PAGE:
Koebner’s phenomenon or reactive isomorphism has been observed in numerous skin diseases, including vitiligo.
It is named after a German doctor, Heinrich Koebner, who in 1876 described a patient who had developed psoriatic lesions had suffered various traumas.
Koebner’s phenomenon is characterized by the onset of new psoriatic lesions on previously healthy skin regions, following the development of a scar after trauma.
Numerous studies have been published over the years describing this phenomenon in a wide range of dermatological disorders after various environmental stimuli.
The experimental execution of this reaction is called the “Koebner experiment” Since Koebner’s discovery, there have been several attempts to provide information on the pathogenesis and clinical relevance of this reaction.
Vitiligo and Koebner’s phenomenon
Studies show that Koebner’s phenomenon occurs in 21-62% of patients.
This range of cases probably reflects the difficulties and lack of consensus of the phenomenon.
It is not yet known whether the incidence of Koebner’s phenomenon is linked to ethnicity, skin phototype or the individual’s tendency towards hypopigmentation or hyperpigmentation.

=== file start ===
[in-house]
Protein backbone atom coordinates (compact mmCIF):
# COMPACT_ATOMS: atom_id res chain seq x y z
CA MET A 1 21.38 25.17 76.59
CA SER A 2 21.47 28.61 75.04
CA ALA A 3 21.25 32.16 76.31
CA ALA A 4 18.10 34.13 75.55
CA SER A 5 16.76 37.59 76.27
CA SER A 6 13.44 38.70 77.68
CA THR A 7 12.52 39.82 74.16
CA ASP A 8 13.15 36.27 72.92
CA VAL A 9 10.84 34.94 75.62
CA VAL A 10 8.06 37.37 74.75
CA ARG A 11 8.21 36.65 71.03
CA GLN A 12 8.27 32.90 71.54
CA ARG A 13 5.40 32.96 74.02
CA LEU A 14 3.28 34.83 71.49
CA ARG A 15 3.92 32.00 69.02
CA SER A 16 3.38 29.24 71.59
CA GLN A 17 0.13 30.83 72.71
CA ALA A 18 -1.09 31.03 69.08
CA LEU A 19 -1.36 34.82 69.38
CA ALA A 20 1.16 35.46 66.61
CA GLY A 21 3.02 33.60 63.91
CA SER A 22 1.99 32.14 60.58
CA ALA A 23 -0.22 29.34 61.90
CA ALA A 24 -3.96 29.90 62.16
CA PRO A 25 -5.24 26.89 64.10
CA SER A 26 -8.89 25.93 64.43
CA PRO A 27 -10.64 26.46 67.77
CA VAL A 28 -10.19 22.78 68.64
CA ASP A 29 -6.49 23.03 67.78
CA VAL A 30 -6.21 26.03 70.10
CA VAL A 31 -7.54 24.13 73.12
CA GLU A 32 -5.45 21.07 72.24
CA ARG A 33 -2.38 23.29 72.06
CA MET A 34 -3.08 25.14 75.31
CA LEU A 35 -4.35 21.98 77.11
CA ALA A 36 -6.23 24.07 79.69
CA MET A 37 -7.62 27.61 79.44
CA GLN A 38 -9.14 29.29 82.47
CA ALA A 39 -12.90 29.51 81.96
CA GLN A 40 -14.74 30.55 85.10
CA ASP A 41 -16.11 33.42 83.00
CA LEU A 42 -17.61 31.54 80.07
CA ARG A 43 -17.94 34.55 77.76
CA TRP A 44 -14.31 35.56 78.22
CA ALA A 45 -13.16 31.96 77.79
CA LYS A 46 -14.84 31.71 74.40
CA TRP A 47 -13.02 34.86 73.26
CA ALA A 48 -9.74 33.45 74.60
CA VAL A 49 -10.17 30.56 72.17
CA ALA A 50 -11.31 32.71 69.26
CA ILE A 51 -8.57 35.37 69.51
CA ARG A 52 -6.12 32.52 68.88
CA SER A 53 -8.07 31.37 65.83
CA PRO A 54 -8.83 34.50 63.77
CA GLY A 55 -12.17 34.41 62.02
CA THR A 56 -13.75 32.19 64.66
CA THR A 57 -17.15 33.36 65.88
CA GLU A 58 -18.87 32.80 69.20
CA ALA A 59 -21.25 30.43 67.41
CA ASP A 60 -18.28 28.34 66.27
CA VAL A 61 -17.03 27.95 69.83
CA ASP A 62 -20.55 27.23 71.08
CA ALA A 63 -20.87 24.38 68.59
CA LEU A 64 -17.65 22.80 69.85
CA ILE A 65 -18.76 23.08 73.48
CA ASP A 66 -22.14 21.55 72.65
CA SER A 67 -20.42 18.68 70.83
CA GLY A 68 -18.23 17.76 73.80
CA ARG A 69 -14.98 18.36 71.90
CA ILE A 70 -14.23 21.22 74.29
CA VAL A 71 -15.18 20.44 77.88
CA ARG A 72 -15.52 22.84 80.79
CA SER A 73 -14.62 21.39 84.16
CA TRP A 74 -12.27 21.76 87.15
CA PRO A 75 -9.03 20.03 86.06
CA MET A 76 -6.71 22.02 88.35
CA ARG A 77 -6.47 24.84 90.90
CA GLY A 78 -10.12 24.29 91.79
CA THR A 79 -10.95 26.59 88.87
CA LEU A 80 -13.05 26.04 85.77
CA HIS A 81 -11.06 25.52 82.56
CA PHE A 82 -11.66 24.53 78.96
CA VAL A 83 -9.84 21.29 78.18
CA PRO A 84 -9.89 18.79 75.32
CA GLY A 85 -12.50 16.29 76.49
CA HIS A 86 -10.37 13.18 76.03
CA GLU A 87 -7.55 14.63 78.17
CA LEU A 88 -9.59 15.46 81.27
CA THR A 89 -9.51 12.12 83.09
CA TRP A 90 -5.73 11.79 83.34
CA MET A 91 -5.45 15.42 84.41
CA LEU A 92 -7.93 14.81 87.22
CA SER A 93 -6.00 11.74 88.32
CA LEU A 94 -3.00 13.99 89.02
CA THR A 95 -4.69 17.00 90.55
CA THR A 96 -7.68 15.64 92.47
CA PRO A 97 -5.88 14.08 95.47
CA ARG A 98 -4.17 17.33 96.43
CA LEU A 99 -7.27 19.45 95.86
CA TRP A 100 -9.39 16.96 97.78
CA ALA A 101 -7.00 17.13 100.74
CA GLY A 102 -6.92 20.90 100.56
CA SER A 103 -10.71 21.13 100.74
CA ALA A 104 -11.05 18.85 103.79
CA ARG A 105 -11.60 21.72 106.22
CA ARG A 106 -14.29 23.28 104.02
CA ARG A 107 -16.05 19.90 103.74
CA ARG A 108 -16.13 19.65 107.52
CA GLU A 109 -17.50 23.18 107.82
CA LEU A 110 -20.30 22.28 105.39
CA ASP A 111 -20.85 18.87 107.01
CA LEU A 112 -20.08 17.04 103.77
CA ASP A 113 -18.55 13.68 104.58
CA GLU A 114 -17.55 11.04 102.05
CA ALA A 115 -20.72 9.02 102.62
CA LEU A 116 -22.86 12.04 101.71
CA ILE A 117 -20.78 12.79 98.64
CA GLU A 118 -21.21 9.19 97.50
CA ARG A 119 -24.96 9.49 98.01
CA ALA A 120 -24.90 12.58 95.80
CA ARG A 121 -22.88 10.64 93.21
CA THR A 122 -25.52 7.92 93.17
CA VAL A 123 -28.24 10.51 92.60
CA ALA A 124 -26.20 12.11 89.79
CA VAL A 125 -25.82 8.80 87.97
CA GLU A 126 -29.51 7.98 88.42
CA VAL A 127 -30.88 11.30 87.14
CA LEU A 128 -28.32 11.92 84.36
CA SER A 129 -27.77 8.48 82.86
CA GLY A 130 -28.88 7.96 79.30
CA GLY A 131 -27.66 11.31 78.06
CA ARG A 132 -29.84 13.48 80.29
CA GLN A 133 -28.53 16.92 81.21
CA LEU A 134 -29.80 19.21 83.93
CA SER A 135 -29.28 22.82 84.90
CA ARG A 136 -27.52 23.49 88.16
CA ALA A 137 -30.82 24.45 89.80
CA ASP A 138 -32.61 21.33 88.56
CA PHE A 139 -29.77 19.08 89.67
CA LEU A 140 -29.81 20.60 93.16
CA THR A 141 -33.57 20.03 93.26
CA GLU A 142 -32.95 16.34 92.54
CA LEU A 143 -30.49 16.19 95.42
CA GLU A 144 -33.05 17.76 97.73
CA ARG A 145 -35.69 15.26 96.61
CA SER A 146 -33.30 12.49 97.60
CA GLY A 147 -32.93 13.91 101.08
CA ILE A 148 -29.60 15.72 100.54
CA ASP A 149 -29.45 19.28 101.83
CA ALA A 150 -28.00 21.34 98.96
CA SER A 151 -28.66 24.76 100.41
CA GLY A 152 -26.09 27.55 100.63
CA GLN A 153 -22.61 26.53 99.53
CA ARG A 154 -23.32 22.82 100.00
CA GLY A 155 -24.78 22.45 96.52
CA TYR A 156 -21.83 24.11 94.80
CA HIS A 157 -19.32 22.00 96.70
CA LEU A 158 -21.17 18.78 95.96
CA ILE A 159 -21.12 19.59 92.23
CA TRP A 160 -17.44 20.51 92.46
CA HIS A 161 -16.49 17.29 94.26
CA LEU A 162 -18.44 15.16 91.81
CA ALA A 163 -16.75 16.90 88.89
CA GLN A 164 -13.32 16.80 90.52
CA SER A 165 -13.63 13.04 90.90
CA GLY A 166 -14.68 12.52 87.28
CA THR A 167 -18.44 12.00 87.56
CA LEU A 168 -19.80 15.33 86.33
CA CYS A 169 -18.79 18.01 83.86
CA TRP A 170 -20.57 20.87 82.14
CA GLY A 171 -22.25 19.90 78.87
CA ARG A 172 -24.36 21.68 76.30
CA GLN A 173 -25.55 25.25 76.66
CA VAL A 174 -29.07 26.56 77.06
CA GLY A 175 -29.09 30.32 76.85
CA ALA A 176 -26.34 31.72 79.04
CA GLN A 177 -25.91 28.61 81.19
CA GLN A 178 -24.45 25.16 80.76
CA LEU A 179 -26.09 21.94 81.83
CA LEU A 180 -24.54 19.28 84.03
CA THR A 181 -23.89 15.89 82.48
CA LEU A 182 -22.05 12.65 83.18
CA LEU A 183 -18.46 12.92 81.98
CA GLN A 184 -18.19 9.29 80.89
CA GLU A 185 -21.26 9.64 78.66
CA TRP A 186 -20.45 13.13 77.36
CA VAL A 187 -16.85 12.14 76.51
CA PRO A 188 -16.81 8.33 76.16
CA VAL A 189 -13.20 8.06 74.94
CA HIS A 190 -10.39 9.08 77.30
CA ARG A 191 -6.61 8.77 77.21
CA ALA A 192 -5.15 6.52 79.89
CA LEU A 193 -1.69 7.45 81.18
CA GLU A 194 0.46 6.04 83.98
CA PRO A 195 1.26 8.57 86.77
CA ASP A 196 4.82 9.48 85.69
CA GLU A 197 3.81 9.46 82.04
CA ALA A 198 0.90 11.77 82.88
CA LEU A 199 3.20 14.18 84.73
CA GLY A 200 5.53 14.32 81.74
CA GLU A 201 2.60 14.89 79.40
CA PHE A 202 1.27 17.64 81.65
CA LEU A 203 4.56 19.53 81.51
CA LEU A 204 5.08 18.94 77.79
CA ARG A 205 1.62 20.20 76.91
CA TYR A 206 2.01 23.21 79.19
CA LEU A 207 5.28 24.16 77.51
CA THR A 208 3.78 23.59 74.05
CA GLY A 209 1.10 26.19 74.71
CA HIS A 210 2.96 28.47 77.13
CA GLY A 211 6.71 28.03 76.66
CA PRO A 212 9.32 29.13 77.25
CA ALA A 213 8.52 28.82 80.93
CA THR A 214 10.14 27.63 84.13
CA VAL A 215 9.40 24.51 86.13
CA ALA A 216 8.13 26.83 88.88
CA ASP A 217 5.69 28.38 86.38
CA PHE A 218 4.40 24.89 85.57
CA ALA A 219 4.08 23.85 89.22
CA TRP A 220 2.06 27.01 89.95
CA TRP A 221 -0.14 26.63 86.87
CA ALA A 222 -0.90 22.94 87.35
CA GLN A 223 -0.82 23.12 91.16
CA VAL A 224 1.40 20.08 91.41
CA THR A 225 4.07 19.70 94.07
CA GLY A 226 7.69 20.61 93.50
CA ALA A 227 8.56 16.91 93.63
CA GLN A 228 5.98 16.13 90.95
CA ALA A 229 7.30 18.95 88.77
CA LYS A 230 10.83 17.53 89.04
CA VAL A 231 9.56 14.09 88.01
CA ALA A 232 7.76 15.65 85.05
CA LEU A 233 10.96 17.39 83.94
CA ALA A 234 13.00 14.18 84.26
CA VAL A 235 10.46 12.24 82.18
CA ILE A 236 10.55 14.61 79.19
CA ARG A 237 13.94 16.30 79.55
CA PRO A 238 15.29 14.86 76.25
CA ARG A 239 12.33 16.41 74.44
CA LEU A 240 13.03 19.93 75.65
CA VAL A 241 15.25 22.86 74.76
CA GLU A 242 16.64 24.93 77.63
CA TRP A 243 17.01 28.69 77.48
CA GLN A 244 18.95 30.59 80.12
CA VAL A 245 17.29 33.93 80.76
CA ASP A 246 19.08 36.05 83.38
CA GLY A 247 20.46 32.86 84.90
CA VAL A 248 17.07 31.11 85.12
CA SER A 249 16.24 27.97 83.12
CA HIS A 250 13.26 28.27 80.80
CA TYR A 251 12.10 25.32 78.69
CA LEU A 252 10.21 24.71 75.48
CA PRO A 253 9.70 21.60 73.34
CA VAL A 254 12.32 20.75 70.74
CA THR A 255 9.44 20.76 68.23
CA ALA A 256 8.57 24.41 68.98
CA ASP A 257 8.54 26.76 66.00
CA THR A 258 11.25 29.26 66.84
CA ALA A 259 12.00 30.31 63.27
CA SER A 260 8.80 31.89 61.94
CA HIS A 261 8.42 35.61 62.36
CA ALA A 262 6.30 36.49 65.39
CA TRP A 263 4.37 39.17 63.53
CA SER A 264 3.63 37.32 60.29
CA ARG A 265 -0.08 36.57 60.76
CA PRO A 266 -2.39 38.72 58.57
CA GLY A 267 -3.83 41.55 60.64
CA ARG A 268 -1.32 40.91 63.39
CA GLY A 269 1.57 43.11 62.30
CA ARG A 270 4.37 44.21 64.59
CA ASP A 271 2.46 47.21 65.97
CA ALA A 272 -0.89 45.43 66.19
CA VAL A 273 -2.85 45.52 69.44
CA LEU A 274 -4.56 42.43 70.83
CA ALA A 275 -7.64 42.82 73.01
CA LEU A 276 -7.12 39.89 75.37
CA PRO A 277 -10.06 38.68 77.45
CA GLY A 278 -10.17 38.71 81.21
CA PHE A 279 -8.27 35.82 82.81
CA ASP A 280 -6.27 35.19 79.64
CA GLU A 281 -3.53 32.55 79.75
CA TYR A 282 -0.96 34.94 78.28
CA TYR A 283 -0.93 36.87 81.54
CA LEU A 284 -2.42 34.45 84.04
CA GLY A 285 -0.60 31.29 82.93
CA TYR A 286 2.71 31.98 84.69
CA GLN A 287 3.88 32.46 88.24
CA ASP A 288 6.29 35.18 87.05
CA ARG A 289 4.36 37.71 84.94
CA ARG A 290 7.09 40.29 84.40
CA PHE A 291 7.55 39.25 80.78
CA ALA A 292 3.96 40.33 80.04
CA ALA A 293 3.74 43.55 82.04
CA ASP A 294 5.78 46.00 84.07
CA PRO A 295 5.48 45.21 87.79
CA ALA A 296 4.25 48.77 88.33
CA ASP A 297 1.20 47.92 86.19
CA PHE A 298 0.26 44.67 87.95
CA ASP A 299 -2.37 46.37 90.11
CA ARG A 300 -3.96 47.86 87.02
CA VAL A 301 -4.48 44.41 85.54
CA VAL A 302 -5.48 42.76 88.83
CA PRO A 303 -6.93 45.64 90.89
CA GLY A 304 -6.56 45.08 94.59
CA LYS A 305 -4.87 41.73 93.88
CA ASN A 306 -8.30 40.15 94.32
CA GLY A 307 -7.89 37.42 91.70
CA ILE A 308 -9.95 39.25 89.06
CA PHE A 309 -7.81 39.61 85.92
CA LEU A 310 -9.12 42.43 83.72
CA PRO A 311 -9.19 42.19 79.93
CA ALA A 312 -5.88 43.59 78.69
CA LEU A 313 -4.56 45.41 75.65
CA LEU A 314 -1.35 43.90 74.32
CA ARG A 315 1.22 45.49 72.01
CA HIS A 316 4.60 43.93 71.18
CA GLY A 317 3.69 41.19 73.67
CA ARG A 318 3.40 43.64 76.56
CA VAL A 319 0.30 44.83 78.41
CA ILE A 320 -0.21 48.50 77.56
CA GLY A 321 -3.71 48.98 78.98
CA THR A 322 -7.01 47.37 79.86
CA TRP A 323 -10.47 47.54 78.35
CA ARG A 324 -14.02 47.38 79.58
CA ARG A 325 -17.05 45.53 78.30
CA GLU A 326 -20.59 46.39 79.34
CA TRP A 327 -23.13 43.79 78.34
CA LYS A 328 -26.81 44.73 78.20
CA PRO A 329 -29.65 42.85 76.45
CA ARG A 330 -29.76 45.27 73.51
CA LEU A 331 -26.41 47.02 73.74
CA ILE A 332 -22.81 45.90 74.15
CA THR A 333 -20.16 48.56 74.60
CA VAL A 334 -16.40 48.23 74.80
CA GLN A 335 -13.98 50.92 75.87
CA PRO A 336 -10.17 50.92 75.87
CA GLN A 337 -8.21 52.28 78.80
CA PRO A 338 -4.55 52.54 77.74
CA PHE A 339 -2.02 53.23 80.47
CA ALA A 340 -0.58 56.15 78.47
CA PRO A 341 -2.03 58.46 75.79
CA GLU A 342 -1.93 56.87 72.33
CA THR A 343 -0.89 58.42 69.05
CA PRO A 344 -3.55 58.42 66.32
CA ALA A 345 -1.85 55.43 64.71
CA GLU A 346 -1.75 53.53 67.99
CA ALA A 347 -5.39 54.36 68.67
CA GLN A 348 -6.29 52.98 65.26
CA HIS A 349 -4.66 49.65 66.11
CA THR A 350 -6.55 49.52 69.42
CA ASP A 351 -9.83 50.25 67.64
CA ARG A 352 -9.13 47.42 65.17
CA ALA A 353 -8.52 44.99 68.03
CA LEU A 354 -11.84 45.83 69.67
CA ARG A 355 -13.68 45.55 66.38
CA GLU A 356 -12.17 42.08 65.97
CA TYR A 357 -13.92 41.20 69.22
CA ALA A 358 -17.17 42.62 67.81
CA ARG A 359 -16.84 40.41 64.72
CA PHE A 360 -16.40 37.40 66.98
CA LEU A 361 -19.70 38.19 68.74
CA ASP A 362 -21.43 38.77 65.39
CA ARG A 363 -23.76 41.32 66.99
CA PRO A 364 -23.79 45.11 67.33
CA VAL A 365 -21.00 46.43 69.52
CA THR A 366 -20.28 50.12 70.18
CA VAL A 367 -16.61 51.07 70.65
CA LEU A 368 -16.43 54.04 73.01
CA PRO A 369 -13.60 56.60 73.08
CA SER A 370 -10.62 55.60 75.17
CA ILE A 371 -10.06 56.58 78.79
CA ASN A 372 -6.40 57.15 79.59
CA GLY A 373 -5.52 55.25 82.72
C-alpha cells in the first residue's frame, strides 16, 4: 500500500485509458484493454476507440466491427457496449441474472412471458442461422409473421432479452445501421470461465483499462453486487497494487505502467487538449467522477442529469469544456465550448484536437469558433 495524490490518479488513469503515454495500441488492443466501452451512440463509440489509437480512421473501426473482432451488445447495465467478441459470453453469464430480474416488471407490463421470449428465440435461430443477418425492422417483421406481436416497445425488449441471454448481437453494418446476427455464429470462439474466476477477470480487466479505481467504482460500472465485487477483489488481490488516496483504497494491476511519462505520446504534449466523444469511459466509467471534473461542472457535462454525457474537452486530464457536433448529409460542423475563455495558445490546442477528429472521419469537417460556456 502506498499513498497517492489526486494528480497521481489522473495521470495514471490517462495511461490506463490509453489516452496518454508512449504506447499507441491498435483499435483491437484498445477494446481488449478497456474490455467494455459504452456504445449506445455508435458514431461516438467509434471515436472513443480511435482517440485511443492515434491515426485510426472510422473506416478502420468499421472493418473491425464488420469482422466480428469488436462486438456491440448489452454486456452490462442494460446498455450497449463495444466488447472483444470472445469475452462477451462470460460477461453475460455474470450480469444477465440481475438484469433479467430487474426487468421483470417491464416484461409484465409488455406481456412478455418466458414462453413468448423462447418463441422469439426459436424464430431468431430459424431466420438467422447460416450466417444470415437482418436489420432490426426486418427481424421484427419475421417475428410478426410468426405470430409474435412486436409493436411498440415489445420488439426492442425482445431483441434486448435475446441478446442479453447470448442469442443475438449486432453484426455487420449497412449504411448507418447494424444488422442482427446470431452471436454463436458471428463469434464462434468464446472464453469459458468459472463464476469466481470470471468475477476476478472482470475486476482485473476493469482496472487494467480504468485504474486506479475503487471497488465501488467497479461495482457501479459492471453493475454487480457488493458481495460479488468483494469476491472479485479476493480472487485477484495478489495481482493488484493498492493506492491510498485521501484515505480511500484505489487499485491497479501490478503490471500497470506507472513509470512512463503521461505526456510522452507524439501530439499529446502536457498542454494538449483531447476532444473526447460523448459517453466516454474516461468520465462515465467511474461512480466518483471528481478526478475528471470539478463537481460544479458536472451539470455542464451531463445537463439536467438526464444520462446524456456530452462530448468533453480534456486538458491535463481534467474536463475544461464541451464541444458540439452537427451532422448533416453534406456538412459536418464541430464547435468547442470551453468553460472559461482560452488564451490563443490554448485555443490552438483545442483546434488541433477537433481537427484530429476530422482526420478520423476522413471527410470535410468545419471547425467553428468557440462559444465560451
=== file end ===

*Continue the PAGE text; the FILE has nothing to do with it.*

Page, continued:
It occurs more frequently in generalized vitiligo than in segmental vitiligo, although the reported incidences vary due to the different assessment methods used.
Koebner phenomenon is usually rare in patients with segmental vitiligo, suggesting that other than areas where segmental involvement is present, the skin is normal.
In patients with vitiligo, post-traumatic depigmented lesions are clinically and histologically indistinguishable from vitiligo.
Koebner’s phenomenon can be present in different clinical forms. The spots can exactly match the traumatized areas and are easily recognizable by their artifact or elongated linear shape.
In other cases, Koebner’s phenomenon may have an intermediate pigmentation border, called trichrome vitiligo.
In some cases, the depigmented macules slightly exceed the size of the trauma while preserving the morphology of a lesion still clinically recognizable as a Koebner reaction.
Some patients clearly state that lesions arise after trauma, while clinically a depigmented area is present in accordance with classical vitiligo.
Studies have shown that the localization of vitiligo lesions in general is related to areas of repeated friction that can occur during washing, dressing, personal care, sports and work, or continuous pressure from clothing or other objects.